Uluru-Kata Tjuta National Park Travel Guide

One of the most recognisable symbols of Australia, Uluru lies in the ‘Red Center’ of Australia, the UNESCO World Heritage site that is Uluru-Kata Tjuta National Park. Better known as Ayers Rock, the nearby Kata Tjuta is a beautiful group of 36 domes that reputedly date back 500 million years. A sacred place to the indigenous Anangu people, the park is co-managed by the Anangu and the Australian government.

A number of fantastic guided walks are on offer in the area and offer the opportunity to watch the landscape change color during sunrise and sunset. Climbing Uluru is a favorite pastime of tourists, but it’s deeply offensive to the Anangu people. Decide for yourself what you want to do, with the latter clearly preferring you to be content with having a go on a didgeridoo and watching the rock from a distance.

Formerly known as Ayers Rock, Uluru is considered to be one of the great wonders of the world. Situated in the middle of the desert, Ayers Rock is a mysterious site which has been enchanting visitors for generations.

Located in Uluru-Kata Tjuta National Park, getting to Ayers Rock is far from easy as visitors must first travel to the town of Alice Springs and then embark on a long drive. However, many visitors claim that the effort is part of the appeal and they make the pilgrimage to this sacred site time and again.

Although taking in the view from the top of Ayers Rock may be very tempting, this is a sacred site of the Anangu people, who request that visitors stay on solid ground, rather than climb the mighty rock. The climb can also be rather dangerous and a number of people have lost their lives here over the years.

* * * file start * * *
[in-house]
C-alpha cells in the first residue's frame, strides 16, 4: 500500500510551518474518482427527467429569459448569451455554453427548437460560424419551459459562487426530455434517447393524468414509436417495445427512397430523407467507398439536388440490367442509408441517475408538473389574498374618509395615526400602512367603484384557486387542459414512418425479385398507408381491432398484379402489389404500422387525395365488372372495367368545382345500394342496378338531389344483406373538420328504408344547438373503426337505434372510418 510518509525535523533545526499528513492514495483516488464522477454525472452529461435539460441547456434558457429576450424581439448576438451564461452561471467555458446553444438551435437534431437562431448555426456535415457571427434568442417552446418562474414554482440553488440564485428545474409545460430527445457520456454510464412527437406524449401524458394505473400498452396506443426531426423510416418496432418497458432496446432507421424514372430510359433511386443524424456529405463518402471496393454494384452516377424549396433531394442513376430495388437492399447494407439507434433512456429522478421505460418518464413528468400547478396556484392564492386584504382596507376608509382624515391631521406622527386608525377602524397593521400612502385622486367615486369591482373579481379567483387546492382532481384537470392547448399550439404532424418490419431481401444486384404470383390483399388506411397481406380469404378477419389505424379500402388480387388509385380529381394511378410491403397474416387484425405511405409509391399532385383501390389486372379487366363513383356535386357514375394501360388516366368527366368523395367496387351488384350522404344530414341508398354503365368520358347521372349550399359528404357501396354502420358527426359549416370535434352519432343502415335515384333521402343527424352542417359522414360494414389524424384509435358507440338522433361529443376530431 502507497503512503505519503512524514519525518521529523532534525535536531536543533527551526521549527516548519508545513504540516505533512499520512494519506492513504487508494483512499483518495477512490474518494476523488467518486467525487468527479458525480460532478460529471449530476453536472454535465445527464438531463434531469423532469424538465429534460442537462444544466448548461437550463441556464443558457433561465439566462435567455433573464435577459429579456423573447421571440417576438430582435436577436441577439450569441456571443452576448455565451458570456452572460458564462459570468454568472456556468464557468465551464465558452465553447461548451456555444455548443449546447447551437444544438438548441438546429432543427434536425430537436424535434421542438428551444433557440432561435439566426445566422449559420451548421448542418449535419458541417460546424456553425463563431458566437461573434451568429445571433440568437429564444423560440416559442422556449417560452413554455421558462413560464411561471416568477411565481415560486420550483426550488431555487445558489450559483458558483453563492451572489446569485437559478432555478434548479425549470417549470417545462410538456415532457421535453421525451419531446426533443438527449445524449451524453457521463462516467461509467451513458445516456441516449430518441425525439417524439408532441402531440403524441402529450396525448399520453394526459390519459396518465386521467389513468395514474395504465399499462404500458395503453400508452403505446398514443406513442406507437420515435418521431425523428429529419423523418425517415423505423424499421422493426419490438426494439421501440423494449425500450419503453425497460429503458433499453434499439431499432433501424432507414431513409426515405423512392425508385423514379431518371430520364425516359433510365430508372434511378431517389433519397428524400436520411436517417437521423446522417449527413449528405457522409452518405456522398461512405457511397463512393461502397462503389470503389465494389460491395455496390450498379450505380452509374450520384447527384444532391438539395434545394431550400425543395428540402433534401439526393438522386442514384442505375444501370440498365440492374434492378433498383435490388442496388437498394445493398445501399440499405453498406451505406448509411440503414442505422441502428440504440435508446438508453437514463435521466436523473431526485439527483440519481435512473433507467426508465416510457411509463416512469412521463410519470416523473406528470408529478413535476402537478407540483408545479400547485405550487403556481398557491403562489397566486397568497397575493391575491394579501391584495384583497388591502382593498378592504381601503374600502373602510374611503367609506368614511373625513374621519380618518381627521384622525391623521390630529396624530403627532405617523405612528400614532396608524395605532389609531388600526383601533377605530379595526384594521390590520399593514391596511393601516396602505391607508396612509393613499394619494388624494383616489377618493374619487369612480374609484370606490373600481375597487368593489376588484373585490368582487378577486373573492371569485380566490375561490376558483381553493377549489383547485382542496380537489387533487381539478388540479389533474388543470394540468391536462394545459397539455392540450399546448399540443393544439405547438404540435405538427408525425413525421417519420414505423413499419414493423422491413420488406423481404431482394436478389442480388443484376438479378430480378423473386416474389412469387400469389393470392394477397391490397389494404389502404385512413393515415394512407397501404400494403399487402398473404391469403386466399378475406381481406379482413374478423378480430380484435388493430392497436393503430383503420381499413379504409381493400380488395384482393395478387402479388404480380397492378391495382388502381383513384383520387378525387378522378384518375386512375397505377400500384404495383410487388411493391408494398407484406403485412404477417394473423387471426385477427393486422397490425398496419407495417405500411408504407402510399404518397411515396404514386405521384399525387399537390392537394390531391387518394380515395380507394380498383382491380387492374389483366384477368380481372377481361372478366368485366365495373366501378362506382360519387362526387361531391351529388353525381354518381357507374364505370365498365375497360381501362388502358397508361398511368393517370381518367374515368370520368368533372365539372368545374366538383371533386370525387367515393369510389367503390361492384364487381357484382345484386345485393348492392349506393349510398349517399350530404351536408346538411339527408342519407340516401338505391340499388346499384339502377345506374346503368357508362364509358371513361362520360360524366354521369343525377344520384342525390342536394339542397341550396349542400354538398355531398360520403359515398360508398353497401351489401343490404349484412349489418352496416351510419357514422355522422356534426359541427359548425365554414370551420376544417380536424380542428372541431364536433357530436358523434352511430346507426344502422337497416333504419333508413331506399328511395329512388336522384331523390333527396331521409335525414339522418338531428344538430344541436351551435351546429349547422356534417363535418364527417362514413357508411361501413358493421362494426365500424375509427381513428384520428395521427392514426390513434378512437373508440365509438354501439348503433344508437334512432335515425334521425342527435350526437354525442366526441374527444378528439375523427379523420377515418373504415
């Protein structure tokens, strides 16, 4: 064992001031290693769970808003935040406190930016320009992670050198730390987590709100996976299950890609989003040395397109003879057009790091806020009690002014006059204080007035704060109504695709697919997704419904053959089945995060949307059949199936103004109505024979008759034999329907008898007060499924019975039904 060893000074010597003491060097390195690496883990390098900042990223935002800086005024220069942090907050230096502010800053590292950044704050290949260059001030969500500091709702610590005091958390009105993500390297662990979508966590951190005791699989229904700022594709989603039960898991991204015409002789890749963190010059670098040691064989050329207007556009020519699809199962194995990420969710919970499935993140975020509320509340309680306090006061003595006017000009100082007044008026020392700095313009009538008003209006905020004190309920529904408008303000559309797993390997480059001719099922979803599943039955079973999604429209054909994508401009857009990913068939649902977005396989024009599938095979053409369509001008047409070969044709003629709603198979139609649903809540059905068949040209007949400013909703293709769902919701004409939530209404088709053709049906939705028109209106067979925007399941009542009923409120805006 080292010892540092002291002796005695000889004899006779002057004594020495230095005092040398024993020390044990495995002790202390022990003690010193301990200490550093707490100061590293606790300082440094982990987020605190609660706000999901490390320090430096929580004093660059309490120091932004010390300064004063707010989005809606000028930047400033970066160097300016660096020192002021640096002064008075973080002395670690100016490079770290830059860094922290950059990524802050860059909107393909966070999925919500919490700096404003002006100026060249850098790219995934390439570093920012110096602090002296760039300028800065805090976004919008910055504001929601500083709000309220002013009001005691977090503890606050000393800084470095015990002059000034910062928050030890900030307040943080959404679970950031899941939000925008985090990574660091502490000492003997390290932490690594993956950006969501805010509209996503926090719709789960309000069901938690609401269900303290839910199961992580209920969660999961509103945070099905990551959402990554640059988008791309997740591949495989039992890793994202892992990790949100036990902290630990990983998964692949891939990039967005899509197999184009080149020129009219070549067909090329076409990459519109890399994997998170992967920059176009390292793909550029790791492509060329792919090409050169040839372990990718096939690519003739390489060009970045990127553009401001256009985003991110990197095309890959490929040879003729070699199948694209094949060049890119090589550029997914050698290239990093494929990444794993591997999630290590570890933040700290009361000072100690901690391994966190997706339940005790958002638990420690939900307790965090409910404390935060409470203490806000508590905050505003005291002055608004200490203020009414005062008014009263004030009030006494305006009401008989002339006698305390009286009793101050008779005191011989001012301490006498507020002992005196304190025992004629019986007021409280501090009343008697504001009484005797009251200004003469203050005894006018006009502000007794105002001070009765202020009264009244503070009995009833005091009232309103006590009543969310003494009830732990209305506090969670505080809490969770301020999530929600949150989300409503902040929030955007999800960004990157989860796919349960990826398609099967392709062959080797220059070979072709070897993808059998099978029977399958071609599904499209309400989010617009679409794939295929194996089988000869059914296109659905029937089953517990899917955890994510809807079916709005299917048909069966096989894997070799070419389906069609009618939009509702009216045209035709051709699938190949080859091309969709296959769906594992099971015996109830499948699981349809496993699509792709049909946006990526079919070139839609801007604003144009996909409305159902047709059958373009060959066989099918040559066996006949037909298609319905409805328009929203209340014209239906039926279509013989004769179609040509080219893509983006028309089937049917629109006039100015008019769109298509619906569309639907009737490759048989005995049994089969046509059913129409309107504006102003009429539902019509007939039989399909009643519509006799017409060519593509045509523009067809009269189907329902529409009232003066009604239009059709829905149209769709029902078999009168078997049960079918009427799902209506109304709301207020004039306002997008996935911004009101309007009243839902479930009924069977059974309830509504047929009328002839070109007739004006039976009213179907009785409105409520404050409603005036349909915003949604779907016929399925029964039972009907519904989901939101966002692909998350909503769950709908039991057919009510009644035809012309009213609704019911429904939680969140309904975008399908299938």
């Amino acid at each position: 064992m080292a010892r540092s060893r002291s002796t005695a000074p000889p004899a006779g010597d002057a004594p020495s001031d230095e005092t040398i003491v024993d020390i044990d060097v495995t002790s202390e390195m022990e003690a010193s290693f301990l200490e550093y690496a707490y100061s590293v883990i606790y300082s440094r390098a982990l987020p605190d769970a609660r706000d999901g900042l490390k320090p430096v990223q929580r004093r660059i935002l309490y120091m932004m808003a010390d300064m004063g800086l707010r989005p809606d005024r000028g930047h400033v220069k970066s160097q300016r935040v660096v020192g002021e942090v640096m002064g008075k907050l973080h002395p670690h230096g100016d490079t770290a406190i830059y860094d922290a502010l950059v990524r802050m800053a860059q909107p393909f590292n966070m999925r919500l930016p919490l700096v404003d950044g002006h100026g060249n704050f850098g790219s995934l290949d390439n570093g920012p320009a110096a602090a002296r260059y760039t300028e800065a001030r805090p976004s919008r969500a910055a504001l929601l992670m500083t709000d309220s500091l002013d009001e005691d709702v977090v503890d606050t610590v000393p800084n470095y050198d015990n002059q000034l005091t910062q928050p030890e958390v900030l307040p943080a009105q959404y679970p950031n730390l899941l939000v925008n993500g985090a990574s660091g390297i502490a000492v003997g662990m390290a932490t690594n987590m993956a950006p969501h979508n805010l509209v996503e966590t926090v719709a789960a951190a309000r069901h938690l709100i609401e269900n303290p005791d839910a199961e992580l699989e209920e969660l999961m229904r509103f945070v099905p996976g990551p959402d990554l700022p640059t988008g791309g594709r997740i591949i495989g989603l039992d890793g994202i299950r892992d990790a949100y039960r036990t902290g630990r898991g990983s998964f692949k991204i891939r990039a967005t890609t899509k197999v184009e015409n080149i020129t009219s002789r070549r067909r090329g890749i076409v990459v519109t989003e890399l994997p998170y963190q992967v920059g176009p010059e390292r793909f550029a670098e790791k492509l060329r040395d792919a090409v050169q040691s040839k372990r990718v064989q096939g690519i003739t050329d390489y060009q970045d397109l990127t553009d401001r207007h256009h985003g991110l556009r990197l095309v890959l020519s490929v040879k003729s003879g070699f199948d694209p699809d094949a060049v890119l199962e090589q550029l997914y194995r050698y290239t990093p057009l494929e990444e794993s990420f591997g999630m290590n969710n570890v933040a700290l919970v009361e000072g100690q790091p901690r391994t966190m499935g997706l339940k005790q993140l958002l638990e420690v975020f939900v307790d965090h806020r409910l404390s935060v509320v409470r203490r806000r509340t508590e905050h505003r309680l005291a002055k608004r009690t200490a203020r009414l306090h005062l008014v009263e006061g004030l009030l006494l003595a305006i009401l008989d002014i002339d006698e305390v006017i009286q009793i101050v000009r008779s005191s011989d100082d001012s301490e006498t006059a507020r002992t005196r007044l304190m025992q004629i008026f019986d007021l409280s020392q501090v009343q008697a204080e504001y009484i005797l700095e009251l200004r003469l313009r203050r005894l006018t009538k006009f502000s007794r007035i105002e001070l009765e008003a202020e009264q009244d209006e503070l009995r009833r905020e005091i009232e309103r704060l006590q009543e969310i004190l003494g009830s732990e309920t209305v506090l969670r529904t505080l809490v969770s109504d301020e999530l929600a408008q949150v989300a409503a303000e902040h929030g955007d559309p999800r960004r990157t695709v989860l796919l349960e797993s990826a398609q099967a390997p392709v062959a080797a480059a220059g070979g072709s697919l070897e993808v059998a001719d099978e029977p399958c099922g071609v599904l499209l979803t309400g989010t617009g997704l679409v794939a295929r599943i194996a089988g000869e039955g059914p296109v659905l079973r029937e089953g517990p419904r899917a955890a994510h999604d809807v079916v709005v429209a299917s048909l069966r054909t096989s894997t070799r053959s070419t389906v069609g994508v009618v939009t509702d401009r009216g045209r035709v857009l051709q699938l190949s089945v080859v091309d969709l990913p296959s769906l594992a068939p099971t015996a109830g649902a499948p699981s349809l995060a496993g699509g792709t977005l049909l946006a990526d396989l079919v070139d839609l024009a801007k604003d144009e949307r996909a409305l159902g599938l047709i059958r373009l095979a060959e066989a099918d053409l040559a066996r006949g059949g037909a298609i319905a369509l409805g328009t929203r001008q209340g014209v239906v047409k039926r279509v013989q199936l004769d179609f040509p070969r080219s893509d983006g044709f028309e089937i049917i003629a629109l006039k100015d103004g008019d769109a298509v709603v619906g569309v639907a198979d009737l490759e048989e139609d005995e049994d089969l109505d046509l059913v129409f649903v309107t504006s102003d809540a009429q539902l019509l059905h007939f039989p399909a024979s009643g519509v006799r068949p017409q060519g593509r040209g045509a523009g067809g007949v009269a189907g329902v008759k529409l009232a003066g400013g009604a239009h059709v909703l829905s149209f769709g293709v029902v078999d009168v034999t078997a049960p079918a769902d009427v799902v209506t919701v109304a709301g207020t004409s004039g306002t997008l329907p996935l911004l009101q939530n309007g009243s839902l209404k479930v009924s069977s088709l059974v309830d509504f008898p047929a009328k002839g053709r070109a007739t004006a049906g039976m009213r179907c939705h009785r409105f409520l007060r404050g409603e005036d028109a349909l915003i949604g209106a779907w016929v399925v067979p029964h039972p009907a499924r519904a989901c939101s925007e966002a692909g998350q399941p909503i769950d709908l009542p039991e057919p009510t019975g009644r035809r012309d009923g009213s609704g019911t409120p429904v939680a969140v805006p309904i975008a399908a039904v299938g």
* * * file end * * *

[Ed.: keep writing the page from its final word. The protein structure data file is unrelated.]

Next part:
However, the allure of Ayers Rock is so strong that most visitors are content to simply stand and stare at the magnificent rock for a while. There are also a number of caves located around the base, and visitors can explore these shallow caves to view ancient rock art.

In brief

What is it? One of Australia’s most famous natural landmarks. 

When to go? Between April and July, when the searing heat eases slightly. 

Nearest town: Alice Springs, a 4 to 5-hour drive away.

Don’t miss: explore the caves in Ayers Rock, many of which contain rock art dating back thousands of years.

Trivia: although Ayers Rock wasn’t discovered by the Western world until the 1870s, archaeological findings indicate that there were people living in this area some 10,000 years ago.

Getting there

The main entry point is Alice Springs, which has its own airport and receives connecting flights from all major Australian cities including from Sydney in 3 hours, 30 minutes. However, there are no scheduled bus services and visitors will need to hire a car in Alice Springs to complete the 450kms drive (4 to 5 hours) to Ayers Rock.